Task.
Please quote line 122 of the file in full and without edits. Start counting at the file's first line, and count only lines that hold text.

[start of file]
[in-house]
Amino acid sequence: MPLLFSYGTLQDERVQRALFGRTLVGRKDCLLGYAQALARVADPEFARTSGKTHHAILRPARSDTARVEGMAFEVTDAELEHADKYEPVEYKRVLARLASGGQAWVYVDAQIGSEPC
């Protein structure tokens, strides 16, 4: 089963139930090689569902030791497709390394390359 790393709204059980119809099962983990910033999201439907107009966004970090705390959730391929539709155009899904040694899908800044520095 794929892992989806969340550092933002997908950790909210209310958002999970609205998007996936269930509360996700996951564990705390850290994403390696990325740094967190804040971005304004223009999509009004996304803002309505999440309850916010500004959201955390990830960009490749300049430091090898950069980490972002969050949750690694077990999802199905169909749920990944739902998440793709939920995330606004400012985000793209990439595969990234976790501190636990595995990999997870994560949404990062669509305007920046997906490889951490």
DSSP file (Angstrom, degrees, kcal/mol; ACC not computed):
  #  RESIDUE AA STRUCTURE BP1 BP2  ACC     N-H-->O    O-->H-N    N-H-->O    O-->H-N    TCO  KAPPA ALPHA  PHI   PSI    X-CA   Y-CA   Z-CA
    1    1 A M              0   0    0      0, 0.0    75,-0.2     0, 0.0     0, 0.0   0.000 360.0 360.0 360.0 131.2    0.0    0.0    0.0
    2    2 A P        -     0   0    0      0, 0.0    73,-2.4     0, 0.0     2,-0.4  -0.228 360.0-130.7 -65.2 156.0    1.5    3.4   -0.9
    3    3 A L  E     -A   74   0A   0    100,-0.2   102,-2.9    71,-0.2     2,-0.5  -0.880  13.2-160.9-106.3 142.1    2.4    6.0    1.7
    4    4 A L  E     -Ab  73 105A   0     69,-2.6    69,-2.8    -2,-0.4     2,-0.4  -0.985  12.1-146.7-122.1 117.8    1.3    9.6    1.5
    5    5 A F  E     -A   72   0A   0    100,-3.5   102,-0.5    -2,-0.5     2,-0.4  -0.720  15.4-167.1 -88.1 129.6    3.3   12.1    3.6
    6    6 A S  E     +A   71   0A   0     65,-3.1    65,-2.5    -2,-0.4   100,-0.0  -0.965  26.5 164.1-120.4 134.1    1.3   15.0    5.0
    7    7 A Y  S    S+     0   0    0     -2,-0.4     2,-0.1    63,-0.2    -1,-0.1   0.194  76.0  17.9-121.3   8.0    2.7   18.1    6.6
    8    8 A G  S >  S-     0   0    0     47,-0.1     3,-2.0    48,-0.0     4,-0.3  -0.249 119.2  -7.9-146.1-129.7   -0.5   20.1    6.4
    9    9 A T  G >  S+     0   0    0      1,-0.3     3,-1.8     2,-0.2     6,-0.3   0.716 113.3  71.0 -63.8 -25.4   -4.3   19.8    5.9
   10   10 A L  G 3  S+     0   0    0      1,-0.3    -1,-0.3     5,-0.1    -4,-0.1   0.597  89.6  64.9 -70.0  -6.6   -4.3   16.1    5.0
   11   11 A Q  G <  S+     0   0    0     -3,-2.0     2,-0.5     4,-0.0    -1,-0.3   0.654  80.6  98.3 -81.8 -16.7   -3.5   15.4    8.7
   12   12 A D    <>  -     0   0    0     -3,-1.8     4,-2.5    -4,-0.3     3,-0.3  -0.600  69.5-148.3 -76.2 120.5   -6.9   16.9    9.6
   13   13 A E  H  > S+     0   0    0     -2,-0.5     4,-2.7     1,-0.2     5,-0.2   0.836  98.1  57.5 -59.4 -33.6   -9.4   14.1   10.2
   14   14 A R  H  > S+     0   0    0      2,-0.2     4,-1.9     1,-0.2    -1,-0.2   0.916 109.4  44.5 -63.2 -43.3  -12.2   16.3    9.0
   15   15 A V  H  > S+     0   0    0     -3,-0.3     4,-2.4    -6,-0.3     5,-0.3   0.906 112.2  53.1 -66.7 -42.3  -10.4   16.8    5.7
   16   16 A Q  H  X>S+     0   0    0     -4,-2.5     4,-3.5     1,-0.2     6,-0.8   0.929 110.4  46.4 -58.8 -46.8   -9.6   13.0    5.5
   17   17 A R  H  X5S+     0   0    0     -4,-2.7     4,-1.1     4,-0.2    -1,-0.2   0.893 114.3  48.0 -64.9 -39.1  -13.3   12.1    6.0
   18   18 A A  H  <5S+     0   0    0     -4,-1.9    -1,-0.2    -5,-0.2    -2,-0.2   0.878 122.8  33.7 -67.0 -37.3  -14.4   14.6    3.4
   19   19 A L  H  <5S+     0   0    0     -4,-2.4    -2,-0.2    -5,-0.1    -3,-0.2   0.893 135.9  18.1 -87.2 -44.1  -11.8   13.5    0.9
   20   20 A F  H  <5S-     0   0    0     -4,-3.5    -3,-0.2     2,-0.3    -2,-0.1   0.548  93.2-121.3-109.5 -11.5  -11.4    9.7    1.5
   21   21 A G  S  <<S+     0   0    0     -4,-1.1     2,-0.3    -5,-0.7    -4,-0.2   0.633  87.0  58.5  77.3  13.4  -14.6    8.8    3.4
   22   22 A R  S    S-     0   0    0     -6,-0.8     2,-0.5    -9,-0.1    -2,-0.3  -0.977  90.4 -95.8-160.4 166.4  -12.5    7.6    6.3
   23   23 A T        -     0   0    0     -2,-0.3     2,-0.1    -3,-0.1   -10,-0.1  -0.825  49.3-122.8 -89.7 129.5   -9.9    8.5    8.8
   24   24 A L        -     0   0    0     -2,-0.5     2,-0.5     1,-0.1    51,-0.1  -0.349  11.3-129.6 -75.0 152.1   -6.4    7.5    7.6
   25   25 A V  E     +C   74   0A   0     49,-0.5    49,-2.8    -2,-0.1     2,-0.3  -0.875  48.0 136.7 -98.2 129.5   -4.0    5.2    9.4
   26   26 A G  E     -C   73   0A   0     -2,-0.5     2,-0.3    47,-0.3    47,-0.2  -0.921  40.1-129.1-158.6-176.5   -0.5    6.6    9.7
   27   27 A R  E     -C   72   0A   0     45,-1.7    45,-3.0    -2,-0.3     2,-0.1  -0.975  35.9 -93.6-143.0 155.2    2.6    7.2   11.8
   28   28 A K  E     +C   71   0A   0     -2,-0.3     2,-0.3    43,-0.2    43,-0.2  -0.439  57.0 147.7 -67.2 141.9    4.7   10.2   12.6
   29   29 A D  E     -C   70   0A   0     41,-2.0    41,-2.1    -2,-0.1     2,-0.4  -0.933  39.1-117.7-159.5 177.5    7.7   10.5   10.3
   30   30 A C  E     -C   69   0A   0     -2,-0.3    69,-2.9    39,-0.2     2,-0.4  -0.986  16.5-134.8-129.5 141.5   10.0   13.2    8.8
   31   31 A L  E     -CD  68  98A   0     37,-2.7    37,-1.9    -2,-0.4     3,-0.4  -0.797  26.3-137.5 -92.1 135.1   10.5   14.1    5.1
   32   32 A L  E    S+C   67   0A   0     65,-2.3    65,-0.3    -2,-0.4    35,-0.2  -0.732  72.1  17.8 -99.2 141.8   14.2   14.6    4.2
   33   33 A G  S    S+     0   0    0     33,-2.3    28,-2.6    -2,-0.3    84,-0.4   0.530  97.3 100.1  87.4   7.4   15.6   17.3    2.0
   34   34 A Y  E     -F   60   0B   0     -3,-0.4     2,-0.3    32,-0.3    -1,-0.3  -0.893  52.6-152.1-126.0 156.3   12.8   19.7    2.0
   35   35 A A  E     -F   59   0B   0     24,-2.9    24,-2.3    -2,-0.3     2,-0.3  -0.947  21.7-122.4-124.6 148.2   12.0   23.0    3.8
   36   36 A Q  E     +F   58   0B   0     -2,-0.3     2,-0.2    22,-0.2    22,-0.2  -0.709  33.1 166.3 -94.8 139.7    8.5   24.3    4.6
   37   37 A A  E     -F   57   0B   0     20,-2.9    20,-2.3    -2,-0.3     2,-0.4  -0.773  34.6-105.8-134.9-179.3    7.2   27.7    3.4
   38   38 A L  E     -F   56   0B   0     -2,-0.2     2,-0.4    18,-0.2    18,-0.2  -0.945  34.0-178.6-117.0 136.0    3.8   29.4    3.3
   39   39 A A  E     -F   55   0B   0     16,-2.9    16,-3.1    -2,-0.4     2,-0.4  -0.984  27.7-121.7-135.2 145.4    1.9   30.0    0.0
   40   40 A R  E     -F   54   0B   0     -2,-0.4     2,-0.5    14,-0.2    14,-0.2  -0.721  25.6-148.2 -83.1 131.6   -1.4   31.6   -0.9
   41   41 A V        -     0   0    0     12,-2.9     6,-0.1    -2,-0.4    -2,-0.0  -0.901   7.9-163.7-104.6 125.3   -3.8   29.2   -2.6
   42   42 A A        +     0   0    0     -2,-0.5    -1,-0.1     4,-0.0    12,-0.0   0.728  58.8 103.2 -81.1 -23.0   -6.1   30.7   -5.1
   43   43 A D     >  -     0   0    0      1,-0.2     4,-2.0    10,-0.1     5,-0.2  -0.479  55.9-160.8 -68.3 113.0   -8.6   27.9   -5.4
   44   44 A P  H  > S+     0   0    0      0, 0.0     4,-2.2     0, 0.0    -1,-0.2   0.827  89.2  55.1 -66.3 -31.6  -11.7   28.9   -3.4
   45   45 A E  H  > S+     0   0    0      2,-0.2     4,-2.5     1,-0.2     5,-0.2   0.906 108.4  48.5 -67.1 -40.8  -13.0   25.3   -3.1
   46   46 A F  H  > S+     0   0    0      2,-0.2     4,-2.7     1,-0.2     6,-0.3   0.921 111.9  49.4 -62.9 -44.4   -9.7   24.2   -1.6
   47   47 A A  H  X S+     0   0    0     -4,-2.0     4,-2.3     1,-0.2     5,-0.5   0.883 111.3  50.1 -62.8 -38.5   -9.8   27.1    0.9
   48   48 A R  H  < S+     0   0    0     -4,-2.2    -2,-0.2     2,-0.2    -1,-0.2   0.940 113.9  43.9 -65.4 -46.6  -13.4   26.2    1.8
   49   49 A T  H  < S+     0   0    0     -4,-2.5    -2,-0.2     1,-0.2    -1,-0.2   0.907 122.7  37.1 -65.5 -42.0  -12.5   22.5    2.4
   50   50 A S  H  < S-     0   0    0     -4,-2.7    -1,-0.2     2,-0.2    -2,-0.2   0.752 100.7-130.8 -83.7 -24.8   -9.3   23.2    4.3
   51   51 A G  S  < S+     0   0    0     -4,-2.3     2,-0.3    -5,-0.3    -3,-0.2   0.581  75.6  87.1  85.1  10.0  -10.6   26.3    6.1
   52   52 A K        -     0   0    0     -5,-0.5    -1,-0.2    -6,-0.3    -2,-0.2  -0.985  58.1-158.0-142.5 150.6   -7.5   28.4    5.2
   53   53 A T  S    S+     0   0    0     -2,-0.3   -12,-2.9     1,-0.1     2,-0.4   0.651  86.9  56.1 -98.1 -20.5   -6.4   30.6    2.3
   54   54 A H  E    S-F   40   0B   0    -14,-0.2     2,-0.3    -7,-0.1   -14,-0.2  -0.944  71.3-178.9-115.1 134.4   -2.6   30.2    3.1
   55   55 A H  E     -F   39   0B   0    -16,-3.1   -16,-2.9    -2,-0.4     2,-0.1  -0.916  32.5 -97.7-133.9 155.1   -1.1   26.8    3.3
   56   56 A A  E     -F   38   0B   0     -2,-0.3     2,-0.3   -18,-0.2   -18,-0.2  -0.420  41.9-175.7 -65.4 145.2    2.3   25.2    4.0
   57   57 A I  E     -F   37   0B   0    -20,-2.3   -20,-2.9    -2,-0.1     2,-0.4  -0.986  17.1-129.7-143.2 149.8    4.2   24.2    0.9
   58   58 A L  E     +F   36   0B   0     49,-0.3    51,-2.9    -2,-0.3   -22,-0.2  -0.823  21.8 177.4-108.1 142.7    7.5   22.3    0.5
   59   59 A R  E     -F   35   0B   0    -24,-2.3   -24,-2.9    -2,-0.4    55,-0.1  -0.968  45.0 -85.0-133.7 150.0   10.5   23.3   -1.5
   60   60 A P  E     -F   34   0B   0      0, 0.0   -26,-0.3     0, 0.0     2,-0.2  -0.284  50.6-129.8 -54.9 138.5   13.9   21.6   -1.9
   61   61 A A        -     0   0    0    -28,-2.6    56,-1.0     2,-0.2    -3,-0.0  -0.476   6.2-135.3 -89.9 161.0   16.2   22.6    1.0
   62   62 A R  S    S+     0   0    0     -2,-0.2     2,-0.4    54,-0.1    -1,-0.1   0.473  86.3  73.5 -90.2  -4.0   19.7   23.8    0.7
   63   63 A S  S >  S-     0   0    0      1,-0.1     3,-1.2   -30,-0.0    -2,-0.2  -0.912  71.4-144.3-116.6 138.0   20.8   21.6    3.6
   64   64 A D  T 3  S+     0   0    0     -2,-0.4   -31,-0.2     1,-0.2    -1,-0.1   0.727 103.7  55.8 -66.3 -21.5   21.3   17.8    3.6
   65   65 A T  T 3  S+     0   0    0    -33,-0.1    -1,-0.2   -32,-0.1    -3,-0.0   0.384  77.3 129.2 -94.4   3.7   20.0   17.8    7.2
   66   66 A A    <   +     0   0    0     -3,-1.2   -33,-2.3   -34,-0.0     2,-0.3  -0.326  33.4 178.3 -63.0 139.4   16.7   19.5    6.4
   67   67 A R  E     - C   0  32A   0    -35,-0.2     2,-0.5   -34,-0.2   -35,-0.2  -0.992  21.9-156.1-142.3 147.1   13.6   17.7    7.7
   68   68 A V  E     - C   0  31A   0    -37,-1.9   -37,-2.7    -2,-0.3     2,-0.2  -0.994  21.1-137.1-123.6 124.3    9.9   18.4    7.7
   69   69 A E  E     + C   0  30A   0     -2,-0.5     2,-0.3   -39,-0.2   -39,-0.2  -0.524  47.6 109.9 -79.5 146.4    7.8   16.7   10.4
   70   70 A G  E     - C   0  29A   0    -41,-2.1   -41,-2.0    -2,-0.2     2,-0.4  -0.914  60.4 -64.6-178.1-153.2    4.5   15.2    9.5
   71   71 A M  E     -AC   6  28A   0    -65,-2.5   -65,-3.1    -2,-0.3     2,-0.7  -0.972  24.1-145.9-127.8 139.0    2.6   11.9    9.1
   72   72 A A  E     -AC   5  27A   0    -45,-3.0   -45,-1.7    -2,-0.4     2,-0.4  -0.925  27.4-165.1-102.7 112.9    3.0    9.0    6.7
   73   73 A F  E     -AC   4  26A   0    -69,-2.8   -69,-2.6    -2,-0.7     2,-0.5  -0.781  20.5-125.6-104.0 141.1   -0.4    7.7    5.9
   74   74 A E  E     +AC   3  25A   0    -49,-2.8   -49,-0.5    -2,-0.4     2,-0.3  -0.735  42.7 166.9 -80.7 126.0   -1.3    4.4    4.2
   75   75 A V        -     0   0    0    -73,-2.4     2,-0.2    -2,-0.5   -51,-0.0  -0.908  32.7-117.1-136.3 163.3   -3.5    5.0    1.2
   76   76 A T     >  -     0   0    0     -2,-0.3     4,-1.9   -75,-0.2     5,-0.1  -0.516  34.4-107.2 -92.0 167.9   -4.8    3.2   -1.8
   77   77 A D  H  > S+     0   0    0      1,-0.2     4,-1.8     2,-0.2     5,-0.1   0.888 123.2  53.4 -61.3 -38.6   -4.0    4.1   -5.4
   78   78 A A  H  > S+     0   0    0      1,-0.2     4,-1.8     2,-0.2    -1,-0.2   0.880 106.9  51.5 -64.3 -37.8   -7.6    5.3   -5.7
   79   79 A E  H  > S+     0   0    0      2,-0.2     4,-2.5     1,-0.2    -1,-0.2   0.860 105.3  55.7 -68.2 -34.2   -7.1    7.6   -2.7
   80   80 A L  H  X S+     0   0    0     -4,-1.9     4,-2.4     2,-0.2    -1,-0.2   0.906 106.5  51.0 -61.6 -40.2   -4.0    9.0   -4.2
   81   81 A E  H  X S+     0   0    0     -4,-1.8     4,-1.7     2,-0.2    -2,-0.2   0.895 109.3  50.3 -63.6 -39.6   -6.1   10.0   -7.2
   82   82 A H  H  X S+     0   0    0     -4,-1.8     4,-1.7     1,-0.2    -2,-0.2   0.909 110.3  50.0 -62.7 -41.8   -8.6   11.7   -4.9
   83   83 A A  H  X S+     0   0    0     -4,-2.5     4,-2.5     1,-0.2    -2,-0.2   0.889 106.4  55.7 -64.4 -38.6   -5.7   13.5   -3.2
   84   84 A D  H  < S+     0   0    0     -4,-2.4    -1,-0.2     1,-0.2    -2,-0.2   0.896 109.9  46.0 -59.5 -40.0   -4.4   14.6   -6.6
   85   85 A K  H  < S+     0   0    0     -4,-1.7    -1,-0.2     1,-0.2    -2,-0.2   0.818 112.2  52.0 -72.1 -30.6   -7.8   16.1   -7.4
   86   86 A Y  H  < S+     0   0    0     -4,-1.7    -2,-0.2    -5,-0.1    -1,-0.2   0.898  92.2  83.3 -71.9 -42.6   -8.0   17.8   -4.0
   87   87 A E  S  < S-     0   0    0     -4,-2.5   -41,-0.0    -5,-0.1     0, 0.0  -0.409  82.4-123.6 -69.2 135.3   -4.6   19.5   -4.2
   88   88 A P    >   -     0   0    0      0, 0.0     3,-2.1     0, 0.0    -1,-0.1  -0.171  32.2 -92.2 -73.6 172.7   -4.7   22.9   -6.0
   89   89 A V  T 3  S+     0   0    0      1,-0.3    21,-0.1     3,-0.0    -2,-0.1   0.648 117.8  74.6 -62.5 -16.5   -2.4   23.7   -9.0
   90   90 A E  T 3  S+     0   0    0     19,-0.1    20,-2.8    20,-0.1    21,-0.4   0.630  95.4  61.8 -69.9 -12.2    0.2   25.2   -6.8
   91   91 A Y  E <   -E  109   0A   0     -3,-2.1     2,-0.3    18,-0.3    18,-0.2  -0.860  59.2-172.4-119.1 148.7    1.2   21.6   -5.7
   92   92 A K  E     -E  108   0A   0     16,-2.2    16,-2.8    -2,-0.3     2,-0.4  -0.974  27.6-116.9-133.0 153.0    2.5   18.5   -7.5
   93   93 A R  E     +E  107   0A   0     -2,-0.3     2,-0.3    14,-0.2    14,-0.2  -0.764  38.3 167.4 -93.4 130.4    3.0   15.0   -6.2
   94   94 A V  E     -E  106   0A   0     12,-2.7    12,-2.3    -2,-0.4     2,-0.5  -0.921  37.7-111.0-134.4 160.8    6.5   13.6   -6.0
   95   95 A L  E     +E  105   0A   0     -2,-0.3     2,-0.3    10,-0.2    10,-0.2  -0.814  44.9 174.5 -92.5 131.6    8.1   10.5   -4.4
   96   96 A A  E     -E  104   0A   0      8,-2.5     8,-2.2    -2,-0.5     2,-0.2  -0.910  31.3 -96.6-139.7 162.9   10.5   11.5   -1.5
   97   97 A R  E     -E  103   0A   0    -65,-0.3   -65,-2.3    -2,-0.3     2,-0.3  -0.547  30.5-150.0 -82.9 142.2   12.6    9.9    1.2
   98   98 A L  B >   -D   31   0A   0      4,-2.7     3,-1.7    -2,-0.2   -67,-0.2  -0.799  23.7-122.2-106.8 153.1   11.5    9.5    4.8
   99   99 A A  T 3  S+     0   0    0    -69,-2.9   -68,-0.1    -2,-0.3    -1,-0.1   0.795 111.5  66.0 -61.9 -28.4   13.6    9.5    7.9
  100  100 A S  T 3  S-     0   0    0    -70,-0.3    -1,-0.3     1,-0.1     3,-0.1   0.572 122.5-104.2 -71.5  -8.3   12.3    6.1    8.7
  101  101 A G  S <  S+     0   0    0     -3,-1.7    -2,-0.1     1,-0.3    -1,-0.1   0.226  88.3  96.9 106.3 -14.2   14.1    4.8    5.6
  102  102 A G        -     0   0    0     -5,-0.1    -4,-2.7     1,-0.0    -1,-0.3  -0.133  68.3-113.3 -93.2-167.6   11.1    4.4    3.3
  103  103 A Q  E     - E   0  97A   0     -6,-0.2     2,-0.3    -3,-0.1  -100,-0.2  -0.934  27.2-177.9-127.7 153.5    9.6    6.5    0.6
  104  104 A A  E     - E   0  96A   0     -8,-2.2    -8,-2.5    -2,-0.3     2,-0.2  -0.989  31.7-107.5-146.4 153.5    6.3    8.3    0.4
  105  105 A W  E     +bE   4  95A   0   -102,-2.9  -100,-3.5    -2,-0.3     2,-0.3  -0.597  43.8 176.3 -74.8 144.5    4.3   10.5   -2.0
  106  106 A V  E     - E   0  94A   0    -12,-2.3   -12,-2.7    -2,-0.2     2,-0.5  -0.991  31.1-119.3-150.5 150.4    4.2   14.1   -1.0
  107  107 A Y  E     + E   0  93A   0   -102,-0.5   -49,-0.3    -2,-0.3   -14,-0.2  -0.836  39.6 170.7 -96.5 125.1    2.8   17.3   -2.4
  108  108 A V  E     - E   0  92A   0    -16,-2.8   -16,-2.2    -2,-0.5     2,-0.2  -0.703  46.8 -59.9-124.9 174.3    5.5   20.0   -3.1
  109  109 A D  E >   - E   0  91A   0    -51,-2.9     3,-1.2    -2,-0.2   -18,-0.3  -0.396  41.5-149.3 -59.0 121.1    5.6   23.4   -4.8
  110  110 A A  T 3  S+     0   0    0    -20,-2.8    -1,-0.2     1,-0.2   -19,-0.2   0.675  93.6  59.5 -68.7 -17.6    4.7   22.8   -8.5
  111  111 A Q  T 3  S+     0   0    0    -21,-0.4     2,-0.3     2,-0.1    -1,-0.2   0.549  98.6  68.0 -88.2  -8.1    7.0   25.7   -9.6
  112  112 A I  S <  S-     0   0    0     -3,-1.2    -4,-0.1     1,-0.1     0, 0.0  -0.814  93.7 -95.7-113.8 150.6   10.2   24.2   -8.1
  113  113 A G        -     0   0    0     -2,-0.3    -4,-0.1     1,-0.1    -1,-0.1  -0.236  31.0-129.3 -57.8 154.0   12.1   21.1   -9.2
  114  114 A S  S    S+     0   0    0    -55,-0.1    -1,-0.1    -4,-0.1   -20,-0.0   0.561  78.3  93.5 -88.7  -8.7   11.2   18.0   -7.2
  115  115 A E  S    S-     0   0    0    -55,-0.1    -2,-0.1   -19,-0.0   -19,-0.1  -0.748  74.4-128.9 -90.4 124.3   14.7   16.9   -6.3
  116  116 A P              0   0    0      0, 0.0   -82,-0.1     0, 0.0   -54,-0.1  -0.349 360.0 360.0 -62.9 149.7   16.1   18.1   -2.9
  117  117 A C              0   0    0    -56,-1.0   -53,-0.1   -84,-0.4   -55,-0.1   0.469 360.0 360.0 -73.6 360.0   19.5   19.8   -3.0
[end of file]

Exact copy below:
  117  117 A C              0   0    0    -56,-1.0   -53,-0.1   -84,-0.4   -55,-0.1   0.469 360.0 360.0 -73.6 360.0   19.5   19.8   -3.0